Dell profit up 46 percent due to cheaper components

The company is wary about comparing the results to those of past quarters as it still has to restate earnings dating back to fiscal 2003 due to recently discovered falsified data

Just two weeks after revealing that some employees had falsified corporate revenue to meet earnings targets, Dell reported a profit of $733 million for its fiscal 2008 second quarter, up 46 percent from its mark of $502 million for the same period last year.

The strong result was driven by sales to enterprise customers, an increase in the selling prices of Dell PCs, and a drop in component costs, the company said.

Dell recorded revenue of $14.8 billion for the quarter ending Aug. 3, generating earnings of $0.32 per share. Both figures were above Wall Street expectations of $14.63 billion revenue and $0.30 earnings per share, according to analysts surveyed by Thomson Financial.

However, Dell warned investors to be cautious when comparing the figures to past quarters because the company plans to restate its earnings for the past four years. Dell plans to revise its quarterly and annual financial statements for fiscal 2003, 2004, 2005, 2006, and the first quarter of 2007.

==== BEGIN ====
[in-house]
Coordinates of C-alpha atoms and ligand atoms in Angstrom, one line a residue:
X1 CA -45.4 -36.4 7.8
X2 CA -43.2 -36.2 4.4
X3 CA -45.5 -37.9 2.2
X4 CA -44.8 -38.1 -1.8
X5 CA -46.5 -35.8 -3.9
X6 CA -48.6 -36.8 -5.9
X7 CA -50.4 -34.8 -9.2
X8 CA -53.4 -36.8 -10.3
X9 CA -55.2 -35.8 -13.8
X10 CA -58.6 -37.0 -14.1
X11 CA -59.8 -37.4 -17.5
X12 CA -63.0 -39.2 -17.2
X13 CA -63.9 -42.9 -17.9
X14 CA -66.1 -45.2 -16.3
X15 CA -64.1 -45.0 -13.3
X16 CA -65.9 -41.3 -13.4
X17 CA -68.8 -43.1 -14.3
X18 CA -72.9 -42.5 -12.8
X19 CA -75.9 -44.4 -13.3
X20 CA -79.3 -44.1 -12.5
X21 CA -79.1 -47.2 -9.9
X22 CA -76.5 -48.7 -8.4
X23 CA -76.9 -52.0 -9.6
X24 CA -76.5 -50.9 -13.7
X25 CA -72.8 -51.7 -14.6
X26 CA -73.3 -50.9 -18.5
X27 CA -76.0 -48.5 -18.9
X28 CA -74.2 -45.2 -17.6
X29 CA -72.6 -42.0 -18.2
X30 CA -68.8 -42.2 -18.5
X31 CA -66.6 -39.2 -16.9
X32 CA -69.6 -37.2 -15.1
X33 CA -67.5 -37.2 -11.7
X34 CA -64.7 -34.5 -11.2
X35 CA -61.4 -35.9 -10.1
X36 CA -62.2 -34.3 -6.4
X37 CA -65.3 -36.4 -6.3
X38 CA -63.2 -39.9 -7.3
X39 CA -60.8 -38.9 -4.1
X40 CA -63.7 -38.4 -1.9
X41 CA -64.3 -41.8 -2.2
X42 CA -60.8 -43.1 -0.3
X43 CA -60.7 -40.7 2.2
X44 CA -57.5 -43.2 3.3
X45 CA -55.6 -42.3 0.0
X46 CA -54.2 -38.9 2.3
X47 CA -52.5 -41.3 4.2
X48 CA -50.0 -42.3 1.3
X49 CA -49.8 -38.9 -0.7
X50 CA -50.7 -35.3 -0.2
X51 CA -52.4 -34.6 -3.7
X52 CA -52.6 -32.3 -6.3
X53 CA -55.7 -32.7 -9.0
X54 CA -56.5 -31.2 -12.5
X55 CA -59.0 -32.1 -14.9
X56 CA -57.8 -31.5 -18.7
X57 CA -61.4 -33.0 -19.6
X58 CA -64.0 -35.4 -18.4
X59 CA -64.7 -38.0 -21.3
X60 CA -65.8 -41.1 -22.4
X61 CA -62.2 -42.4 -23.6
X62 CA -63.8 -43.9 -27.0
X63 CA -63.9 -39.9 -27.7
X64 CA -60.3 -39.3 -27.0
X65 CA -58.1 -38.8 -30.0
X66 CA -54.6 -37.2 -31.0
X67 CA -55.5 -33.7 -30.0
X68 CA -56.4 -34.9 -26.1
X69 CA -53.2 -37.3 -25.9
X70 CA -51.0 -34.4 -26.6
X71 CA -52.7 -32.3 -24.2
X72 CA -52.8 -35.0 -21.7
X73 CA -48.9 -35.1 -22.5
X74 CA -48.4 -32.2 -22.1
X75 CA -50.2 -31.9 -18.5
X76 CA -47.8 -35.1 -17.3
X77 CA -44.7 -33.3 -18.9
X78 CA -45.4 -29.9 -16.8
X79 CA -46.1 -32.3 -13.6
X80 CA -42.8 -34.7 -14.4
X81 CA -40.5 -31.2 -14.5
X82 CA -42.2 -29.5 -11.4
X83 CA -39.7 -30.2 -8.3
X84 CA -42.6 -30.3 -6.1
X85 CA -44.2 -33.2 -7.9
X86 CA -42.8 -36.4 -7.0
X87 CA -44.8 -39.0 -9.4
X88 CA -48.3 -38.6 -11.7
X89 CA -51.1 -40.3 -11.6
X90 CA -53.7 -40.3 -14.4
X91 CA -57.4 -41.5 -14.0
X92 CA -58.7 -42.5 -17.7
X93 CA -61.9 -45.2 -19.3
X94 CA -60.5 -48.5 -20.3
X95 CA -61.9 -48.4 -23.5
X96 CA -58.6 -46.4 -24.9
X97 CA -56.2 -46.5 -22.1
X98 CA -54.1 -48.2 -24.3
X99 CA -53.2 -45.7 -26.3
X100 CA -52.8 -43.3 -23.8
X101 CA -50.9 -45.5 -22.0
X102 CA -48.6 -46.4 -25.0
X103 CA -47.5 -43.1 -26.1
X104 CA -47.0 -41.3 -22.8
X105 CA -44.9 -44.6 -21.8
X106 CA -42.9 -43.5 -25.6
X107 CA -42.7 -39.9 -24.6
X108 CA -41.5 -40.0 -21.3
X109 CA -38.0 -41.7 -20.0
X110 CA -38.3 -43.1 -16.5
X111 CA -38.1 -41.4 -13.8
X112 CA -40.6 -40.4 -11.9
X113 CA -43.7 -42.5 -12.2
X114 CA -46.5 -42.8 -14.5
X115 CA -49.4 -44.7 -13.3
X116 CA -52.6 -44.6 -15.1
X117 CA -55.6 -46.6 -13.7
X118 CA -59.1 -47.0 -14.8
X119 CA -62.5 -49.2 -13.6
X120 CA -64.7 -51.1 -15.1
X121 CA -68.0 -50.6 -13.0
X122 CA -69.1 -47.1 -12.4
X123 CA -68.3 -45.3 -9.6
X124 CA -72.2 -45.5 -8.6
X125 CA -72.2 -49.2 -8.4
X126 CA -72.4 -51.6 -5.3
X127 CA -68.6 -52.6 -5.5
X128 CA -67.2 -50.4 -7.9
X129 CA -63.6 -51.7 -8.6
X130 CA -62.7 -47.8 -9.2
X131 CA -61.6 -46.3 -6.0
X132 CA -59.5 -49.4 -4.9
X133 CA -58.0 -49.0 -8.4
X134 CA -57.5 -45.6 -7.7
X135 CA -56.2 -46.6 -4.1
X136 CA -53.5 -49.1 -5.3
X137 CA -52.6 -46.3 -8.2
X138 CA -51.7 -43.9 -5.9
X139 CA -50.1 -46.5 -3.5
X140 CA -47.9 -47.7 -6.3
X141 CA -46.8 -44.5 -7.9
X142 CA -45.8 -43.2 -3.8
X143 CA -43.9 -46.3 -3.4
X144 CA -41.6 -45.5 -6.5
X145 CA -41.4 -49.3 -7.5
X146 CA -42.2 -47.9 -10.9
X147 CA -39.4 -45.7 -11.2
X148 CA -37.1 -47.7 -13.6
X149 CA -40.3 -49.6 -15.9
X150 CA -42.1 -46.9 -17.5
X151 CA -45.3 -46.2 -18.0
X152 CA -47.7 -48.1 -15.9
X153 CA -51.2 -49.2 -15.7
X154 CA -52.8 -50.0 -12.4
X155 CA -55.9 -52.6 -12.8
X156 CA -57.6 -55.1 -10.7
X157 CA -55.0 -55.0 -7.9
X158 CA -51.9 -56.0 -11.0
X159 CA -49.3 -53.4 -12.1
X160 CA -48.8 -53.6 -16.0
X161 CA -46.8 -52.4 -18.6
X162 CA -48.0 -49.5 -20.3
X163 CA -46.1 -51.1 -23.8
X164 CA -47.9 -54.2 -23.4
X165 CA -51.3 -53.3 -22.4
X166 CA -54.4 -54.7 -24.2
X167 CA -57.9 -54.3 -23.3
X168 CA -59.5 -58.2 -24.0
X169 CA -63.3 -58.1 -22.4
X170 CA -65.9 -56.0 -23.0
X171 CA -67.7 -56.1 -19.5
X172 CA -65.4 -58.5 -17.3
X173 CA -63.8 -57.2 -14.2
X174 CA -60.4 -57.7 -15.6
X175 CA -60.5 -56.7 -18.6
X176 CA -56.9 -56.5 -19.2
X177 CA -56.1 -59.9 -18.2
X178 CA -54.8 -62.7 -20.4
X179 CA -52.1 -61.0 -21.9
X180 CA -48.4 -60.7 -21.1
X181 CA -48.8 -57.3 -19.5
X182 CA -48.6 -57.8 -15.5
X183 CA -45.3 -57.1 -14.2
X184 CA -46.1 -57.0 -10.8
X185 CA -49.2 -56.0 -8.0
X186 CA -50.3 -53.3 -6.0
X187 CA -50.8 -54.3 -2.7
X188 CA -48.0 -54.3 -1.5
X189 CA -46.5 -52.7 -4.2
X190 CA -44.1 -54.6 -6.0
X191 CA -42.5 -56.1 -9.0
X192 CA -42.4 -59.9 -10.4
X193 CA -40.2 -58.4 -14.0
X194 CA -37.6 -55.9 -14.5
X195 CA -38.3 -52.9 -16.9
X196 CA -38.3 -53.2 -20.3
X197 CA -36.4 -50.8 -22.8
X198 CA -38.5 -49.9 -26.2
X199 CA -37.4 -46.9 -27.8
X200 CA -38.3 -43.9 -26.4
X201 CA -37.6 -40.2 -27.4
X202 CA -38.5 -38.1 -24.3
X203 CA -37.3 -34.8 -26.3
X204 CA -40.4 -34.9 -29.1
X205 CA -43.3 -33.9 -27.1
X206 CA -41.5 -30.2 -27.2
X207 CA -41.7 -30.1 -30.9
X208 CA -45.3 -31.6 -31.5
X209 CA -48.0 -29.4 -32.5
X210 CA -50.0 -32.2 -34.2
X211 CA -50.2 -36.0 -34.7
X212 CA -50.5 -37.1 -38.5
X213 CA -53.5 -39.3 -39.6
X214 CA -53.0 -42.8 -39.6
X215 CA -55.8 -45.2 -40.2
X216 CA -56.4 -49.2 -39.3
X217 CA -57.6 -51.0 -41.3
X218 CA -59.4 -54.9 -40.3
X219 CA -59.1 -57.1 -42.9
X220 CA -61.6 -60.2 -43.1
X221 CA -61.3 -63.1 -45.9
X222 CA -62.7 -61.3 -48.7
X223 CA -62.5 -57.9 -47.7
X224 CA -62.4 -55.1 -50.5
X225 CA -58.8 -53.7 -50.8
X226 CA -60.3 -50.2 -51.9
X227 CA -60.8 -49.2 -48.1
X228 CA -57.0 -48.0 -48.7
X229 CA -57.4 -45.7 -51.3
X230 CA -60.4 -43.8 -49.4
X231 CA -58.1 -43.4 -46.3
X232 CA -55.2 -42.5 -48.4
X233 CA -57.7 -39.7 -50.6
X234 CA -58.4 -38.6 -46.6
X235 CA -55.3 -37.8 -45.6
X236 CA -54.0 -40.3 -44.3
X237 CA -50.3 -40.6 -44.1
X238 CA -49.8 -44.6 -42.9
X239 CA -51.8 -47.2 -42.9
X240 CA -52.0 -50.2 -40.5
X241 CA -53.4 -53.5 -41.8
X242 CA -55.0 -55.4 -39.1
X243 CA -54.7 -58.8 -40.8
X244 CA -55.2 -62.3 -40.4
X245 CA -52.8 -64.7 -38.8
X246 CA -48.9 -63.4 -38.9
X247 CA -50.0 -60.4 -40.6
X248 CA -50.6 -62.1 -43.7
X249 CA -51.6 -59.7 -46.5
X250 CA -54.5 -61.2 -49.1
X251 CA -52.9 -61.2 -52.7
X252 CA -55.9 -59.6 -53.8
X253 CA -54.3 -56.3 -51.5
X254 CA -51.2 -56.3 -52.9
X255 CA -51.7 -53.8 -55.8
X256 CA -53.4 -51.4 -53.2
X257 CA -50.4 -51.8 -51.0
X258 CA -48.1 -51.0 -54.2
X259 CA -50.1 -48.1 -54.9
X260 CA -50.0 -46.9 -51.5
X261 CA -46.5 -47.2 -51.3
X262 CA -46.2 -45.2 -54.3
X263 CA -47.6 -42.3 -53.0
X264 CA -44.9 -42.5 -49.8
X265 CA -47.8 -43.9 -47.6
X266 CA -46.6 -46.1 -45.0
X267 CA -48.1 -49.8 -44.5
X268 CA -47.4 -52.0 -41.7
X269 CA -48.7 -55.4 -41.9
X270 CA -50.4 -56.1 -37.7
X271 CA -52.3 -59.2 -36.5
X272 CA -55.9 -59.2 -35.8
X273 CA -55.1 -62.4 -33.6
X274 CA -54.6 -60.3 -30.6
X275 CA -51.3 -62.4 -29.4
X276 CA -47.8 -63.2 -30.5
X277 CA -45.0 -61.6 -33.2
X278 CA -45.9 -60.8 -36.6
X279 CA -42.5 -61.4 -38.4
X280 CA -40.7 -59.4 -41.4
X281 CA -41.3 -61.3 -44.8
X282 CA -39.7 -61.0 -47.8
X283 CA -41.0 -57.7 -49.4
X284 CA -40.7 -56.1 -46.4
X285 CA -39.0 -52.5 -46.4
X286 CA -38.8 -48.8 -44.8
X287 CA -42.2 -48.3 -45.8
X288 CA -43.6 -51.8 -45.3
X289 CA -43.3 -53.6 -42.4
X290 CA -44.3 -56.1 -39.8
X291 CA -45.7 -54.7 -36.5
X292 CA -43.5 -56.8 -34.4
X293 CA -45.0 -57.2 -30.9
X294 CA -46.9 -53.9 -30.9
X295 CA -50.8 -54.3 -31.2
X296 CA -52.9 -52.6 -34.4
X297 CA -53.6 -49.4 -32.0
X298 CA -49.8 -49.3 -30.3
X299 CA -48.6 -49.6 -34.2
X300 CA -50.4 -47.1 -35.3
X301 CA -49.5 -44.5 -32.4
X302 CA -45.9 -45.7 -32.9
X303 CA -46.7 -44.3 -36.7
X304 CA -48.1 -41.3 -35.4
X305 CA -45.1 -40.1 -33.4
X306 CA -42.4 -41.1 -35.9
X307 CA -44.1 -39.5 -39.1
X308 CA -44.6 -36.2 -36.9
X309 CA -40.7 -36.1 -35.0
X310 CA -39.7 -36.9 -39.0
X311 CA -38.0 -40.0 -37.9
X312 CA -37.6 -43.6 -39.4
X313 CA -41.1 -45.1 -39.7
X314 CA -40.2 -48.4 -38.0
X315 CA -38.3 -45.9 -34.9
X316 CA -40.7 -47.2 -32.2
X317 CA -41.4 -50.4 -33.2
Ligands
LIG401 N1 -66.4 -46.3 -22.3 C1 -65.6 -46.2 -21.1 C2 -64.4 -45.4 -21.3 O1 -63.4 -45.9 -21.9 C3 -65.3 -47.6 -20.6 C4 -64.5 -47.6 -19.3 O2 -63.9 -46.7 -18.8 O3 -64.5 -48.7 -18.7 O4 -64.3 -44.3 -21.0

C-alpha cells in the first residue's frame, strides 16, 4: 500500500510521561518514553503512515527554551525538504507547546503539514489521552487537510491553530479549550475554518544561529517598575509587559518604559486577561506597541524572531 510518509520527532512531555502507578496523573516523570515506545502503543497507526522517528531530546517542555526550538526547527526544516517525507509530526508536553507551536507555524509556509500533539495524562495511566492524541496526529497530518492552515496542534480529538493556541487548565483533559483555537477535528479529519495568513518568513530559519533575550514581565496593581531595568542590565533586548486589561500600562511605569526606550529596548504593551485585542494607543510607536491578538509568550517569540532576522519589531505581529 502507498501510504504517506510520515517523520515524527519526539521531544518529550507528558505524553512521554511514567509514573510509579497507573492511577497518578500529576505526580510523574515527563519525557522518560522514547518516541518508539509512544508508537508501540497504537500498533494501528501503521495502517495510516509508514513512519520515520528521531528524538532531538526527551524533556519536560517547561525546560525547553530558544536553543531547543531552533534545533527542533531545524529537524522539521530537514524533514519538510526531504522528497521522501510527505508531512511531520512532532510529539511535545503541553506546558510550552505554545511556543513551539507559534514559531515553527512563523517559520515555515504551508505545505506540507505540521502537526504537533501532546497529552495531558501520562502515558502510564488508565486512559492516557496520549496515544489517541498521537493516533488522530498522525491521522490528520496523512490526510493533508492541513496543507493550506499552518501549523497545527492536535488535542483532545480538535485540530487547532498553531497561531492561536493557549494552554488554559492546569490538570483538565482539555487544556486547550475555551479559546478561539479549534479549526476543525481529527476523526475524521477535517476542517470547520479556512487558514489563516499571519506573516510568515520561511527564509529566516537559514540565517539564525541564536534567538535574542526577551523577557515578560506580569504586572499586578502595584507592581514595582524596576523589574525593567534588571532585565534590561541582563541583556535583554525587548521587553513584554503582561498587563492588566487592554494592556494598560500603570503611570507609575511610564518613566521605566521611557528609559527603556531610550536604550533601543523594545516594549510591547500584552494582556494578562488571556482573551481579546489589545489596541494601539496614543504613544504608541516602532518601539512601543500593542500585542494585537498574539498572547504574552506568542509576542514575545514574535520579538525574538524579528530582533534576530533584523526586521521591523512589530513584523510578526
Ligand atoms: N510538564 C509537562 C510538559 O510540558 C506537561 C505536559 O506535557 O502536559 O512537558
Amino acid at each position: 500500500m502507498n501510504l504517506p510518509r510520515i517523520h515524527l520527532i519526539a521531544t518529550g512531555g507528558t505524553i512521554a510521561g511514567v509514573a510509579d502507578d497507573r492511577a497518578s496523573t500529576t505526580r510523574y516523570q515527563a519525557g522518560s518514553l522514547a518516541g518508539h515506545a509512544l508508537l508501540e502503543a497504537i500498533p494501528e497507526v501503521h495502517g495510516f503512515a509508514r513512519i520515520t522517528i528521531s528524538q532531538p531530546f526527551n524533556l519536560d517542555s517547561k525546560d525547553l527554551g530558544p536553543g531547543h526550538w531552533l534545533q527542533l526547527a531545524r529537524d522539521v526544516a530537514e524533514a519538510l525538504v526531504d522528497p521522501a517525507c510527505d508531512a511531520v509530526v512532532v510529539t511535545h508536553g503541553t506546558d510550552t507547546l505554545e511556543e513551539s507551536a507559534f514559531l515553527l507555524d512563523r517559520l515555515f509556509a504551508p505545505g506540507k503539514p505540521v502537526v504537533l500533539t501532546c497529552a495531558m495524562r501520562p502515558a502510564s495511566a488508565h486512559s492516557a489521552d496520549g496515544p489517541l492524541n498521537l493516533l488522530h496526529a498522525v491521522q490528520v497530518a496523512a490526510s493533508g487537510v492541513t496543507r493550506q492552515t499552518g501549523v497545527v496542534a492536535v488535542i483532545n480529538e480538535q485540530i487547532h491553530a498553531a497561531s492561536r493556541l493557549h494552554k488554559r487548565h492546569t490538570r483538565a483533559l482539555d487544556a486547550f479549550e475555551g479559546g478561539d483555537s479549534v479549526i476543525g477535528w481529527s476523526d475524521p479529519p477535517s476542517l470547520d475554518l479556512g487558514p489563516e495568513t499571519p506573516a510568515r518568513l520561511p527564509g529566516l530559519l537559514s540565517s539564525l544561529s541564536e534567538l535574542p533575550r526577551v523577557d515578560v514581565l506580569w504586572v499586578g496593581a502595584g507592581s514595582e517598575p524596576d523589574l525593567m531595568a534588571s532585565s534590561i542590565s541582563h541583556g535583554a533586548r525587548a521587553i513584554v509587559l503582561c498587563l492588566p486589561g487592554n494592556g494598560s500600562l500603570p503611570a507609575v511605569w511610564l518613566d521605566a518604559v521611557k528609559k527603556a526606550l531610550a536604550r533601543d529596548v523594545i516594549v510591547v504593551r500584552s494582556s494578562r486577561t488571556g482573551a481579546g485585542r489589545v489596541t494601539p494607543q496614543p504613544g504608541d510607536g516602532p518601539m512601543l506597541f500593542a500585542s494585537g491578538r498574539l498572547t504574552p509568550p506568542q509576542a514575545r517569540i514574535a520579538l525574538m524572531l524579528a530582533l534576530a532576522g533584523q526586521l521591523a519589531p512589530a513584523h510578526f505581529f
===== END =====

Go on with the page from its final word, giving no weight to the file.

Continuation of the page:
The company also plans to share a number of earnings reports it delayed filing during its internal investigation of the accounting fraud, including the last three quarters of fiscal 2007 and the first quarter of fiscal 2008. The Nasdaq stock market has given Dell a deadline of Nov. 12 to file those reports in order to meet requirements for a publicly traded stock. In addition, the U.S. Securities and Exchange Commission (SEC) plans to continue its own investigation of Dell's bookkeeping practices.

Dell's accounting problems were more than a mere distraction, costing the company $59 million to pay for its internal audit over the past quarter. Also detracting from its profit was $102 million in stock option payments, the company said.

Despite its troubles, Dell is making progress on a long-term plan to reduce its operating expenses, CEO Michael Dell said in a statement. The company will do that through layoffs, improved productivity, and investments in its infrastructure. In May, Dell announced it would lay off 8,800 people, about 10 percent of its workforce. Over the past quarter, the company has made a series of acquisitions, including ASAP Software, SilverBack Technologies, and Zing Systems.

In recent months, Dell has also made a major change in its business plan by augmenting its online direct-sales model with deals to sell its PCs through retail partners such as Wal-Mart in North America and South America, Bic Camera in Japan, and Carphone Warehouse in the U.K.

Copyright © 2007 IDG Communications, Inc.

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